New Postal Service head is a top Trump donor. What does that mean for its future?

The new head of the U.S. Postal Service took office Monday, but his close ties to President Donald Trump, who has long pushed for changes in how the post office operates, have raised questions about his leadership.

USPS Postmaster General and CEO Louis DeJoy has been a top donor to Trump and the Republican National Committee, and he was in charge of fundraising for the 2020 Republican National Convention.

Trump has sharply criticized the Postal Service, calling it a “joke” that loses “massive amounts of money.” Trump has also been against giving the Postal Service any financial lifelines during the COVID-19 pandemic and even went as far as to threaten to veto any congressional measures that included aid for it.

The USPS’ largest source of revenue, first-class mail, has been in steady decline since 2001, and it might soon run out of cash. The pandemic has put the post office in a more vulnerable position as it continues to draw Trump’s ire.

Against that backdrop, DeJoy’s appointment faces scrutiny.

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On Sunday, Senate Minority Leader Chuck Schumer, D-N.Y., demanded an inquiry into DeJoy’s appointment and asked the USPS’ governing board to turn over communications with the White House.

Schumer also tweeted that DeJoy is the “first Postmaster General in decades without direct Postal Service experience! Americans who rely on the Postal Service — to communicate, vote, conduct business — deserve to know if he was selected because of politics.”

The USPS’ Board of Governors appoints the postmaster general, which is supposed to insulate the position a bit from politics. However, the board’s members are appointed by the president and approved by the Senate. All current board members are Trump appointees.

The board, which announced its decision May 6, said it considered more than 200 candidates and interviewed more than a dozen candidates.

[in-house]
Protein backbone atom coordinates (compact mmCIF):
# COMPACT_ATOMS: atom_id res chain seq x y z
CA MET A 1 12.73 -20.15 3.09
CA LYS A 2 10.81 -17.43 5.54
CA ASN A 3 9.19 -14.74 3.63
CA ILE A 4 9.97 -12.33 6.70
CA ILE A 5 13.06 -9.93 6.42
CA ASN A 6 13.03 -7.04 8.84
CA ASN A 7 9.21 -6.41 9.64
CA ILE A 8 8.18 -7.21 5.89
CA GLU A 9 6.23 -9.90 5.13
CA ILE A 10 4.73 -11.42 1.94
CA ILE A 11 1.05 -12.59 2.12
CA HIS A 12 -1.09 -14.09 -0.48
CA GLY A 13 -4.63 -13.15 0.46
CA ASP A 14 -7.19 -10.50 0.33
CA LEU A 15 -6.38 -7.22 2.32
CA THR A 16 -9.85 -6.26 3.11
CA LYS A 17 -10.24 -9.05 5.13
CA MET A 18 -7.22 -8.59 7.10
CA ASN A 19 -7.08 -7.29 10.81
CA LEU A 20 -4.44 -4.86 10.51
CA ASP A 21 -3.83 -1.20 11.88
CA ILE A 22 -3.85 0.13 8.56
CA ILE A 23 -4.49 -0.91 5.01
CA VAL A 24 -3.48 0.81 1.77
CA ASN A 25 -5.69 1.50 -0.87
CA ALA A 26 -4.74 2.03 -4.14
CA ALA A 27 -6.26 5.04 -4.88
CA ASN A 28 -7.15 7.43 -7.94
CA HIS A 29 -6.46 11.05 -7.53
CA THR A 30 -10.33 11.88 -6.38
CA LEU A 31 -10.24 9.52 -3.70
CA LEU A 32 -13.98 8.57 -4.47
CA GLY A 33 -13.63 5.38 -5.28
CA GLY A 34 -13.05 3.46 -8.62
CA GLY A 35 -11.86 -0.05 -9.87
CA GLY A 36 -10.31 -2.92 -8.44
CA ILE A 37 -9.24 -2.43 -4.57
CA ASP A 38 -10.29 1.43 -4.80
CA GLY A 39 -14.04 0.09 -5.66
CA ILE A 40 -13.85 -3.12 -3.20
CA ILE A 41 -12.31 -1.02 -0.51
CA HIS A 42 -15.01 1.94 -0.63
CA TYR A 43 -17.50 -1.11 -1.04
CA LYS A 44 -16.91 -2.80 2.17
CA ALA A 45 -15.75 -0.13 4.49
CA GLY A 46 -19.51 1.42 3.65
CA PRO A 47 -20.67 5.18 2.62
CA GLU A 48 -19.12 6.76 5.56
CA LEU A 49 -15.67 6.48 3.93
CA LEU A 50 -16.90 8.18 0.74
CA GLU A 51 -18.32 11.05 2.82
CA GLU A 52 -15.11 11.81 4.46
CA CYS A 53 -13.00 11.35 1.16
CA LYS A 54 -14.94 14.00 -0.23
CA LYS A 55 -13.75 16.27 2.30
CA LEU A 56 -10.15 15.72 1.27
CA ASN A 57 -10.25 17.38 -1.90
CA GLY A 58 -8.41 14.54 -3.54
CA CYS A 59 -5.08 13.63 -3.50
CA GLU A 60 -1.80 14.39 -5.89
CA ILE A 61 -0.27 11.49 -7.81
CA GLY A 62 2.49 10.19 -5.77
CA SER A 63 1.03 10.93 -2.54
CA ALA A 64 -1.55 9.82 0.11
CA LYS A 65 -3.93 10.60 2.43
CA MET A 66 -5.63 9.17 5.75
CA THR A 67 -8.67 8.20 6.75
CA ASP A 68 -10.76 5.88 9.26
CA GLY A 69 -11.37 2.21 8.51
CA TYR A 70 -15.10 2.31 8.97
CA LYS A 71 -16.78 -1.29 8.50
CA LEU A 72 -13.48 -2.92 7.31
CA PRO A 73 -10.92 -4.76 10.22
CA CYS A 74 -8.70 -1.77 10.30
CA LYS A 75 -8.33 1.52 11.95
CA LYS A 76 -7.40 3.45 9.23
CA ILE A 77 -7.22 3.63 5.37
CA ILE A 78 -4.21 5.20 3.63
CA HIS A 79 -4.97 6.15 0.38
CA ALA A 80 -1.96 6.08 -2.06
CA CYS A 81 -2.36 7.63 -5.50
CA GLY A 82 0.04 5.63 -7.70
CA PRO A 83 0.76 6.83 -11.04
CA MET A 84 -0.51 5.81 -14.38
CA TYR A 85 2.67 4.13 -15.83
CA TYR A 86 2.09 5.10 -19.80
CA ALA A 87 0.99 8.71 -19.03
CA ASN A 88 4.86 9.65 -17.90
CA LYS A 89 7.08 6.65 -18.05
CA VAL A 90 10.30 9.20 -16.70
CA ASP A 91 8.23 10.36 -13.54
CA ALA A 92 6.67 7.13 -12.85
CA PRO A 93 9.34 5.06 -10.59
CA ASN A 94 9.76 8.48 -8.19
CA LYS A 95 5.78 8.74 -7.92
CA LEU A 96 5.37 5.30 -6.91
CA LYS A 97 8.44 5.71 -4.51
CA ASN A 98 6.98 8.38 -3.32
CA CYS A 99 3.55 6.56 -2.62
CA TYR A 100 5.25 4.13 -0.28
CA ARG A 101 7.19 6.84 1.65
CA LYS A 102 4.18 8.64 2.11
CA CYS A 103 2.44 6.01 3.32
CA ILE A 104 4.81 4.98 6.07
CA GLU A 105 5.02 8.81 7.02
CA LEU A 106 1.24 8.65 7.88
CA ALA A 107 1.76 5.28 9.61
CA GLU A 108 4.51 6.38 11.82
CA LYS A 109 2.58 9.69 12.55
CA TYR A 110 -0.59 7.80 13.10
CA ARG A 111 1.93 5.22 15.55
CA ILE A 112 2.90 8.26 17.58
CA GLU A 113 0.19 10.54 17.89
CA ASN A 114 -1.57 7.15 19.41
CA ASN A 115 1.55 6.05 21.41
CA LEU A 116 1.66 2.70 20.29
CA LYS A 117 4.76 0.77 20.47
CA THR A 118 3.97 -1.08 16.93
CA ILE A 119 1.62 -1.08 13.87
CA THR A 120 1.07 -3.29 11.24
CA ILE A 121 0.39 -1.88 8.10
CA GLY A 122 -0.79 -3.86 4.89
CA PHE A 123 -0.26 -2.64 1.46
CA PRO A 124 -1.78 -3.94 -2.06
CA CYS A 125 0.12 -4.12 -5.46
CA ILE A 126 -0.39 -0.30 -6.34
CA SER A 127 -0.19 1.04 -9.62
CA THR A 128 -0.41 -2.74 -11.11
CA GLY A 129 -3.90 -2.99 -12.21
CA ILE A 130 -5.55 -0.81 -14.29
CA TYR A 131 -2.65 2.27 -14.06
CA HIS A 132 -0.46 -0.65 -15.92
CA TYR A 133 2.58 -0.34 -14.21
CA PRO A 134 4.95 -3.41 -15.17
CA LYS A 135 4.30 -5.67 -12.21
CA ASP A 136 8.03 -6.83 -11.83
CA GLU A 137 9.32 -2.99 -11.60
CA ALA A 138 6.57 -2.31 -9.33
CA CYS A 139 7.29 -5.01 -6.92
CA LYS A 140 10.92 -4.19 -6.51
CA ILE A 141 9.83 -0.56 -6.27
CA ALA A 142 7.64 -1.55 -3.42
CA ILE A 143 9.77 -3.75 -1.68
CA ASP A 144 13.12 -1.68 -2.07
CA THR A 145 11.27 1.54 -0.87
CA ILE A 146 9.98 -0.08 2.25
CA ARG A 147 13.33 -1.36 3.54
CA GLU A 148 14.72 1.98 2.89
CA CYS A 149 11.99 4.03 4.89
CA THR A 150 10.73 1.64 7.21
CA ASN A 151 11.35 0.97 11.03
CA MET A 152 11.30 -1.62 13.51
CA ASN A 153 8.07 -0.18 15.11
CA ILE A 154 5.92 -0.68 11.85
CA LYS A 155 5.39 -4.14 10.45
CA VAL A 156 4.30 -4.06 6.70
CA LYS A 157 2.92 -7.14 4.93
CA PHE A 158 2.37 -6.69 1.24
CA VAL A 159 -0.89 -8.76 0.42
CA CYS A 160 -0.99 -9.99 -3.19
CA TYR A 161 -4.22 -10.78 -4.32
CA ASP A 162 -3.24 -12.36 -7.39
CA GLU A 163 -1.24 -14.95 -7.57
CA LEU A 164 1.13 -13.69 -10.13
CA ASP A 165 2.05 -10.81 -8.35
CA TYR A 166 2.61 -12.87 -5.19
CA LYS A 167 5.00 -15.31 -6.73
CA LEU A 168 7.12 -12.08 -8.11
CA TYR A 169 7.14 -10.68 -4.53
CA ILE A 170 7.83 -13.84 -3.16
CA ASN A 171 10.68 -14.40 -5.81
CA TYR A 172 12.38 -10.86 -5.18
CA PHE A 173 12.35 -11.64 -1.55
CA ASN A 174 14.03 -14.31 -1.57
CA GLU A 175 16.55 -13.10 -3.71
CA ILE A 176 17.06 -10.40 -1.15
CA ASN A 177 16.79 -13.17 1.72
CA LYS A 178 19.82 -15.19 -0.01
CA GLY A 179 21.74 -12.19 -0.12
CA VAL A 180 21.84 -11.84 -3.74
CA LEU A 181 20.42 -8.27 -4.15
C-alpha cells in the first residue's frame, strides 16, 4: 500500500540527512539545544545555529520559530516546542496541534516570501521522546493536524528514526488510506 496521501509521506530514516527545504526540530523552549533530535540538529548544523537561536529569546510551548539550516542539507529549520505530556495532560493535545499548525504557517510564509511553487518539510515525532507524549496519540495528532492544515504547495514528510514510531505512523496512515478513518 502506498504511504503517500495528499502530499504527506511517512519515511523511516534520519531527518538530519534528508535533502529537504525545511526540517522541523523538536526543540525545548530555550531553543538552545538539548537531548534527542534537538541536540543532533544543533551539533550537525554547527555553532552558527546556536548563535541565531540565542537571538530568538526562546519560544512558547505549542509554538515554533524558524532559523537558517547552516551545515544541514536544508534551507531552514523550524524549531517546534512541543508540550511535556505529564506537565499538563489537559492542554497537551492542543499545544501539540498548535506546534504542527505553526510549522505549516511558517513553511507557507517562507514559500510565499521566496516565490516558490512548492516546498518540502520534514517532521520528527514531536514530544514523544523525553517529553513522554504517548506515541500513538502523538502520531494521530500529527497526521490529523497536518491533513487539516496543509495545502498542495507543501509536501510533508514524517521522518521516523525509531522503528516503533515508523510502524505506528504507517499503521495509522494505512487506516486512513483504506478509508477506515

“The Schumer quest strikes me as largely if not wholly political. This isn’t a guy who has no experience whatsoever,” said Kevin Kosar, an executive at the R Street Institute, a think tank, who spent more than 10 years covering postal issues for the Congressional Research Service.

“There’s nothing that can be done to remove him from his position without Congress doing something radical,” Kosar said.

DeJoy was a businessman in North Carolina before taking on his new role. He spent more than 35 years growing and managing New Breed Logistics and, while serving as CEO and chairman of the company, provided logistics for the USPS. He retired from the company in December 2015.

He’s the first postmaster general in many years to have been appointed from outside the USPS, Kosar said.

“I think it’s a big moment for the Postal Service,” he said. “With it struggling to adapt to the 21st century and digital age, there are a lot of us who are hopeful that someone with outside logistical experience will help it navigate this new world.”

One of the challenges DeJoy faces is pricing on parcel deliveries, which is a competitive space with lots of private players. About one-third of USPS’ revenue comes from parcel delivery.

Trump has railed against the USPS’ low pricing and has been particularly critical of its relationship with Amazon. Trump has been outspoken about his dislike for Amazon founder and CEO Jeff Bezos, and he accused the USPS of being Amazon’s “delivery boy.”

While Kosar said DeJoy will likely try to raise prices, he said there’s a narrow margin to do that and stay competitive.

The bigger, more immediate test will come during the presidential election, when more voters than usual are likely to use absentee ballots because of the coronavirus pandemic and social distancing.

Trump, who has voted by mail, has ranted about fraud and said there’s “NO WAY” that an election with increased mail-in voting would be legitimate. But both Democratic and Republican officials who oversee the process say that’s inaccurate.

Still, there have already been issues during primary elections, as in North Carolina, where 80,000 absentee ballots were recalled for having voters’ names and addresses pre-printed on them.

“This fall is going to be telling for DeJoy,” Kosar said.

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